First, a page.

The Biggest Causes of Weekend Weight Gain, According to a Nutritionist
Here's how your scale is leading you astray, she says.
It's not uncommon for a weekend of rest and relaxation to result in a couple extra pounds of body weight. Yet Taylor Grasso, RD, a registered dietitian, nutritionist, and content creator, says that when you gain weight in two days' time, you should always be skeptical of the scale.
"In order to gain one pound of fat, you would have to eat 3,500 calories over your maintenance calories," Grasso explains in a recent TikTok video. "Now, I'm not very good at math… but that's a lot of calories that you would have to consume to gain a couple of pounds of fat over the weekend. You likely did not consume that many calories, and likely did not gain fat over the weekend."
Instead, Grasso says that the rising scale may actually reflect a more temporary weight gain, triggered by a few key habits that are more common on the weekends. Wondering what could be causing the scale to climb? These are the four biggest causes of weekend weight gain, according to the nutritionist.
You ate more sodium than normal.
According to Grasso, the first habit that could be causing weekend weight gain is eating foods that contain more sodium than you would normally. This can lead to water retention, which can cause the scale to climb without you actually gaining any fat. Besides noticing extra pounds on the scale, you may also notice bloating or swelling when a sodium spike is to blame.
While a temporary increase in sodium is unlikely to shift the scales long-term, it's important to note that diets that are consistently high in sodium do appear to trigger an increase in fat over time, research shows. A low-sodium diet, on the other hand, can help you maintain good heart health, lowering your risk of hypertension, heart attack, and stroke.
You ate more carbohydrates than normal.
With a "massive bowl of pasta" in hand, Grasso explains that an increase in carbs could also be behind your weekend weight gain—and that this is no cause for concern.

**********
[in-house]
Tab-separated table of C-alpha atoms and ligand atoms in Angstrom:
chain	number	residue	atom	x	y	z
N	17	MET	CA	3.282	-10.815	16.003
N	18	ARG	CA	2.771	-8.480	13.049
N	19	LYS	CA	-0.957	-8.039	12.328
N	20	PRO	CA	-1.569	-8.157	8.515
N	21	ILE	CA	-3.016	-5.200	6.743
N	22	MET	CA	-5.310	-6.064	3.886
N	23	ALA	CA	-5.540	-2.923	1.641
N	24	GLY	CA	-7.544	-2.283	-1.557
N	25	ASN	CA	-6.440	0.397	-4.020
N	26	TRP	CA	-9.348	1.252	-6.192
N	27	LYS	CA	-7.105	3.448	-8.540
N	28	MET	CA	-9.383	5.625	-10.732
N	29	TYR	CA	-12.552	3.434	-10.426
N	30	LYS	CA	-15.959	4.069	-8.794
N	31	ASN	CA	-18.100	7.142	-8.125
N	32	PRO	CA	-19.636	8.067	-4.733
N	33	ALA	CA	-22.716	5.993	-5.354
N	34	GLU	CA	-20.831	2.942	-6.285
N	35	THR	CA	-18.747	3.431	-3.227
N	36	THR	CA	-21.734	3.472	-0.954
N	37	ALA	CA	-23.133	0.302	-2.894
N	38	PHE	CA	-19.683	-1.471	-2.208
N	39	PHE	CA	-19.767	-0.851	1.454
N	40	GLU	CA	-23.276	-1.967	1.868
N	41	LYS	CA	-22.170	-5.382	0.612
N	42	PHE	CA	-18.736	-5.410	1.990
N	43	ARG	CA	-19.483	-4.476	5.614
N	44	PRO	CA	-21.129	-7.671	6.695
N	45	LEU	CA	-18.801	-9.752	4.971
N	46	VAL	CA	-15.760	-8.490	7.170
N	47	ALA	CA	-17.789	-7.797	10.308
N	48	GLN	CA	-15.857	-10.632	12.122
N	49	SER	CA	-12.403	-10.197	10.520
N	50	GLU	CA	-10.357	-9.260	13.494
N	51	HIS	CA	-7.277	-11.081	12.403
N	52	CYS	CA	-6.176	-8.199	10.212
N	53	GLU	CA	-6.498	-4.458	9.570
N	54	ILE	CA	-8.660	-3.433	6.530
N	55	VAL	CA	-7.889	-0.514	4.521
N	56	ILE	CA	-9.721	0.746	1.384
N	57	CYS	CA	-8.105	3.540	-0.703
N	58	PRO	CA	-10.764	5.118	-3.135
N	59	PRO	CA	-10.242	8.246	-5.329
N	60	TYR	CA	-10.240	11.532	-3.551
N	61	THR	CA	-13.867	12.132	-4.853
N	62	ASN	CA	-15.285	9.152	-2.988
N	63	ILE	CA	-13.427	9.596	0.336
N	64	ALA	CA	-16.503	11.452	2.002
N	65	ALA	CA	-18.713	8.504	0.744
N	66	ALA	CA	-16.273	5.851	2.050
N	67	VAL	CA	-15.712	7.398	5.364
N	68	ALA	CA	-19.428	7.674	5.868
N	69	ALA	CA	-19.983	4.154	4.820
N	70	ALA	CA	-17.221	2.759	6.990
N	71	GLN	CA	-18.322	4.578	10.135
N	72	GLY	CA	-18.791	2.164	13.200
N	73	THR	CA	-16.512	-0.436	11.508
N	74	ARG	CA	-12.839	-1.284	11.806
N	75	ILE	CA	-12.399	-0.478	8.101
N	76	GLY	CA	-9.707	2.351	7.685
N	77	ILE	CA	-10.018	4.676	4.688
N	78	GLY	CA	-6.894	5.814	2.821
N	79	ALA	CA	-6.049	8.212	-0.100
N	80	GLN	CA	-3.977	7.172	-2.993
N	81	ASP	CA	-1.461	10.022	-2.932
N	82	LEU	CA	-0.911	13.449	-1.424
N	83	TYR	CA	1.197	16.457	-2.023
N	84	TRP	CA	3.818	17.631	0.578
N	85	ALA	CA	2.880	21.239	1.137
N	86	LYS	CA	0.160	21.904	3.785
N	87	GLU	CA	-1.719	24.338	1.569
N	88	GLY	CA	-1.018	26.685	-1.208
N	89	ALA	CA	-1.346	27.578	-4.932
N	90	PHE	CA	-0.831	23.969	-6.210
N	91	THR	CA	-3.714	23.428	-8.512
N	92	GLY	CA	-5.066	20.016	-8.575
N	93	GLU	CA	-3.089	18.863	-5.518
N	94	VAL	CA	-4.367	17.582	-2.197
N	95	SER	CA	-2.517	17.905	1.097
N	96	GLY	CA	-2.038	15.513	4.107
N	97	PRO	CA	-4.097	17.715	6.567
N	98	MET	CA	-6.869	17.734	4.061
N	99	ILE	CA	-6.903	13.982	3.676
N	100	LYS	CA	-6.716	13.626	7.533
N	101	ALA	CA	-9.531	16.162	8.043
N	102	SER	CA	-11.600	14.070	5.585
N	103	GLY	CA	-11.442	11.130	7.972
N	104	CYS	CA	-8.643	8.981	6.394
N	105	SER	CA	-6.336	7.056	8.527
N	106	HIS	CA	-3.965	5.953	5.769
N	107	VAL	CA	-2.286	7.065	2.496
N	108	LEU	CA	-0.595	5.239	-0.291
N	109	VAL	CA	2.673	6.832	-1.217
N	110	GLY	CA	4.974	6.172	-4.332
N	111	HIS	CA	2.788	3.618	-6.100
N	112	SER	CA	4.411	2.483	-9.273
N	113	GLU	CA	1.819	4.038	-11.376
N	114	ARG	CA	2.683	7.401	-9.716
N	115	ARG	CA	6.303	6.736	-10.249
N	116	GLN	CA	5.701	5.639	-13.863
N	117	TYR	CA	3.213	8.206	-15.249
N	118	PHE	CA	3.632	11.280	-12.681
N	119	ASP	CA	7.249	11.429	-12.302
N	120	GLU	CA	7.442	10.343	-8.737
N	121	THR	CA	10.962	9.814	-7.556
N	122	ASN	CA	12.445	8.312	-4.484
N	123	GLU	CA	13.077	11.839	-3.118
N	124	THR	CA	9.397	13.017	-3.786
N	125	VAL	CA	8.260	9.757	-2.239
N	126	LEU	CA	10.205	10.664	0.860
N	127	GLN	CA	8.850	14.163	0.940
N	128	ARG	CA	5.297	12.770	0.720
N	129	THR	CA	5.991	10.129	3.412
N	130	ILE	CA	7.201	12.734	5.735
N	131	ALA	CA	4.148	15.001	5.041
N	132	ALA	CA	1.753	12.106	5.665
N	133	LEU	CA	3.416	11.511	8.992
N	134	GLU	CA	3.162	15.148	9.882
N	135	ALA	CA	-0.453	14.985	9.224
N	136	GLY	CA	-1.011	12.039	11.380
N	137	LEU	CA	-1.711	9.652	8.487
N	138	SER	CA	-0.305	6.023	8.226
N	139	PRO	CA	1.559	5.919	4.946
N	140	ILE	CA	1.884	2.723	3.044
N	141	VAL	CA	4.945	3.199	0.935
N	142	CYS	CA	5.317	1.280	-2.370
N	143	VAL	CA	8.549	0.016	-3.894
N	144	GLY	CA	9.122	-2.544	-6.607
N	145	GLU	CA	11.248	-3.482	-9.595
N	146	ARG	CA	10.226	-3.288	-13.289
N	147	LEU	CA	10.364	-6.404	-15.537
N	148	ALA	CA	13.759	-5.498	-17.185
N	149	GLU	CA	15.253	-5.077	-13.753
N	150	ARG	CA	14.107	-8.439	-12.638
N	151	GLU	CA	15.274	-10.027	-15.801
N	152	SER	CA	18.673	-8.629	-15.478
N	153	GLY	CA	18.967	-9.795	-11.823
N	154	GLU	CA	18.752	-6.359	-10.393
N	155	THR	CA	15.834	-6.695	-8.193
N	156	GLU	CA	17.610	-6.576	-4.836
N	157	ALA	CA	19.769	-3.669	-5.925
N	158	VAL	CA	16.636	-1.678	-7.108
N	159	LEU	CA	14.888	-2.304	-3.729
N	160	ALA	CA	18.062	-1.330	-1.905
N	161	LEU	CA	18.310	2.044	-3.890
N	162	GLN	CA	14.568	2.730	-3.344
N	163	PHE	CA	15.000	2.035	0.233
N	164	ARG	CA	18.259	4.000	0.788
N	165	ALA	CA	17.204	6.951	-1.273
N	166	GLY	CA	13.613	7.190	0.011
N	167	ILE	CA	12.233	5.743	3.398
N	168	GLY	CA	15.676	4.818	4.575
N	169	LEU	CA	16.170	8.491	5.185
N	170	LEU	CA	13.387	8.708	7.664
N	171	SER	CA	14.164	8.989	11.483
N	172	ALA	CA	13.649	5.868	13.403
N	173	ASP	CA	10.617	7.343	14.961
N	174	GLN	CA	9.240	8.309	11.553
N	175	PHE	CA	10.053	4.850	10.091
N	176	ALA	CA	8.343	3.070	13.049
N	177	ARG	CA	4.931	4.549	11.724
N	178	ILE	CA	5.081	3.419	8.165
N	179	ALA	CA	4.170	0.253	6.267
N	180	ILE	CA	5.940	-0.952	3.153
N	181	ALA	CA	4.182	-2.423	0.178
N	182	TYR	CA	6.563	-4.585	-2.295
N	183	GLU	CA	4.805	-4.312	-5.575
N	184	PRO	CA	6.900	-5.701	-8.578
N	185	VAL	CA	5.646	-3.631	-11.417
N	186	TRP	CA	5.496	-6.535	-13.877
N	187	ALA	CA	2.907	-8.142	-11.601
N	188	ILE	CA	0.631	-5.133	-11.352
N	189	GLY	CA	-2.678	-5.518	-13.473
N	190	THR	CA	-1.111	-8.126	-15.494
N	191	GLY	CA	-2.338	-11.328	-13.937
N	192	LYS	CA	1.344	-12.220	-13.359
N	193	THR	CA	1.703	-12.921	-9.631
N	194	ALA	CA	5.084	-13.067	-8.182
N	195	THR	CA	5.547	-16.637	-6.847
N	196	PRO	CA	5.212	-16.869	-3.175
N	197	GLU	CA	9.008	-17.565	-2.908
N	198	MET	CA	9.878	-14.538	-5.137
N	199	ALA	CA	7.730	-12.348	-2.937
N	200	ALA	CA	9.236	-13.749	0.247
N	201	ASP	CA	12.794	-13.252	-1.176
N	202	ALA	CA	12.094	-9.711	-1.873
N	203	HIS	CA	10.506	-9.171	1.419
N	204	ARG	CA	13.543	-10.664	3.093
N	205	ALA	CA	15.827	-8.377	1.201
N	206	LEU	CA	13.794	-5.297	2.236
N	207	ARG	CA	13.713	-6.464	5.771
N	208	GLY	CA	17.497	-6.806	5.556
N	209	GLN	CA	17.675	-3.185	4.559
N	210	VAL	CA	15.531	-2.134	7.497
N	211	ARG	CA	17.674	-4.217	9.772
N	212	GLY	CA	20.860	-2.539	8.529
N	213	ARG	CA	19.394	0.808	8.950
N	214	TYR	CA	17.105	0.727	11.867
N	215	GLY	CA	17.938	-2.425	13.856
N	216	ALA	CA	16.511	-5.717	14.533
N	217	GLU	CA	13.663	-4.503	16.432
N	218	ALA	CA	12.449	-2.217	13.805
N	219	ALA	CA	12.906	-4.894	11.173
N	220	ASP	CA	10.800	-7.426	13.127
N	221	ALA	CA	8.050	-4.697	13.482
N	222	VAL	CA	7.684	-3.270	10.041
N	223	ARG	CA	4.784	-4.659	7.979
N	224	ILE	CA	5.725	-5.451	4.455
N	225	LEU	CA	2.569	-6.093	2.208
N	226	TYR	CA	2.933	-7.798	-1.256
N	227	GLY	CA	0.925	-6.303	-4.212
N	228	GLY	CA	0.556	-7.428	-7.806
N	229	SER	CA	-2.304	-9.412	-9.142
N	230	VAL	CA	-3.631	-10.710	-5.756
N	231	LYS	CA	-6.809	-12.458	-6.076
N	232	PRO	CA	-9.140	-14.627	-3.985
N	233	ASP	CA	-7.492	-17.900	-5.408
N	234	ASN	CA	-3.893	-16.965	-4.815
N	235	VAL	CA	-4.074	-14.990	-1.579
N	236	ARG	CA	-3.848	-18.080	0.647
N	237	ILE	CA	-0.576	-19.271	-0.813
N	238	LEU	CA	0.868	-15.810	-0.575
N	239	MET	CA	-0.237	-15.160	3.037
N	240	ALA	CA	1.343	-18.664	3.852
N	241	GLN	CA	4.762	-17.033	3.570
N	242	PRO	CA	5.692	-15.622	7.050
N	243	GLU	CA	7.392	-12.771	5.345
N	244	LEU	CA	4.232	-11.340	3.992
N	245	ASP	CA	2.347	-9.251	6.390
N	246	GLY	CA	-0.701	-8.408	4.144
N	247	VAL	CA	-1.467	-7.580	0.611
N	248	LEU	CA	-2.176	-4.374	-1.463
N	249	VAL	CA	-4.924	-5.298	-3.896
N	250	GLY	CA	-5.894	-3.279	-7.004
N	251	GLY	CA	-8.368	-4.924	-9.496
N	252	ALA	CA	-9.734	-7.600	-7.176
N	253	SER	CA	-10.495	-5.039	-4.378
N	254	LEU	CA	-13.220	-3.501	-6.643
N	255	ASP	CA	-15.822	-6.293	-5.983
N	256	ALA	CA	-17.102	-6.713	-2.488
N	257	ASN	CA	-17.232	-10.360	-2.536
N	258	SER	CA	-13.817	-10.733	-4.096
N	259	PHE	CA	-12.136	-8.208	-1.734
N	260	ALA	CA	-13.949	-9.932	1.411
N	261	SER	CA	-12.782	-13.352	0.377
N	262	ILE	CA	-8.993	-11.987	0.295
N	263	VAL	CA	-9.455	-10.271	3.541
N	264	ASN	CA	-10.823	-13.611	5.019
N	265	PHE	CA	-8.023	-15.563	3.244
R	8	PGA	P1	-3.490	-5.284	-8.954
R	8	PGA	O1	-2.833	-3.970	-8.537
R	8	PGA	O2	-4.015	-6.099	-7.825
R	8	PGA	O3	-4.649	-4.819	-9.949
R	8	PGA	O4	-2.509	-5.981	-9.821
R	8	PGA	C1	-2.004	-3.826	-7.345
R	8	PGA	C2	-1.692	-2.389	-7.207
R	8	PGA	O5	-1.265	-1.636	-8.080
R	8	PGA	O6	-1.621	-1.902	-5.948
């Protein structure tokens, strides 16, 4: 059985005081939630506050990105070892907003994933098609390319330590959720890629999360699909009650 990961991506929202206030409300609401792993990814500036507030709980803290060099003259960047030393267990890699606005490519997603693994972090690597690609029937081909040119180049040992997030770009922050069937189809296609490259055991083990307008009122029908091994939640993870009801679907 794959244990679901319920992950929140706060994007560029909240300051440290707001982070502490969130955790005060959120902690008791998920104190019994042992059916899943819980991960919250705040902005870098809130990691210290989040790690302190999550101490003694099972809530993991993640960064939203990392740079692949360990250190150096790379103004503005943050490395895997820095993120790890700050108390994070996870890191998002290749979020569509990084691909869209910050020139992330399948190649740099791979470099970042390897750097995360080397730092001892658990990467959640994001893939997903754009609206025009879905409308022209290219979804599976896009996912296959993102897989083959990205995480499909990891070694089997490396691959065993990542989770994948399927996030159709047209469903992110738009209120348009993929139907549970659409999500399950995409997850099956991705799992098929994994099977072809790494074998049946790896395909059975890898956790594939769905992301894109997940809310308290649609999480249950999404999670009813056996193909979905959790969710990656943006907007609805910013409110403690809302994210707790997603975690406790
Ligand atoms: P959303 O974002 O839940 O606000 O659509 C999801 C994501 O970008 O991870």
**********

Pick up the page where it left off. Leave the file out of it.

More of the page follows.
"Carbohydrates do not, themselves, cause you to gain weight. Eating any food or calories in excess could potentially cause you to gain weight," she explains. "With carbohydrates, they actually break down into glucose, which is then stored in your musculature as a glycogen, and glycogen holds onto water. So if you find yourself consuming more carbohydrates on the weekends, you're likely going to hold onto more water, which is going to cause that scale to go up on Monday."
You consumed more alcohol than normal.
You'll also want to consider whether you consumed more alcohol over the weekend than you normally do during the week. If so, this could definitely be the culprit behind your two-day weight gain.
Grasso explains that this is because alcohol can cause your body to become dehydrated. As your body attempts to counteract this effect, you may end up retaining water, while also feeling "inflamed and bloated," the dietitian says.
Your normal body functions are swaying the scale.
Your body's natural functions and rhythms may also cause a temporary change on the scale, Grasso says. She notes that women commonly gain weight before or during menstruation and that even one or two days of reduced bathroom frequency can cause weight gain in both men and women.
"Though the scale can be a great objective measure of progress, it should not be your only form of progress because there are so many factors—especially for us as females—which can influence what that scale number says," she explains.
Here's what to do about your weekend weight gain.
To anyone who's stressing over the scale, Grasso has a fairly simple solution. "I would love for you to throw it away but I know most of you won't be doing that," she says, before offering an alternative. "Take a little break from it, reflect on the fact that your weight does not equate to your worth, make sure that you are continuing to nourish your body today. Prioritize protein, prioritize vegetables, and make sure you're drinking lots of water," she advises.
Grasso adds that it's important not to let a slight uptick on the scale push you into reactive dieting or body negativity: "Focus on your core routine, focus on taking care of your body, and realize that there are a lot of things that can impact weight outside of just gaining fat in two days."
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Best Life offers the most up-to-date information from top experts, new research, and health agencies, but our content is not meant to be a substitute for professional guidance. When it comes to the medication you're taking or any other health questions you have, always consult your healthcare provider directly.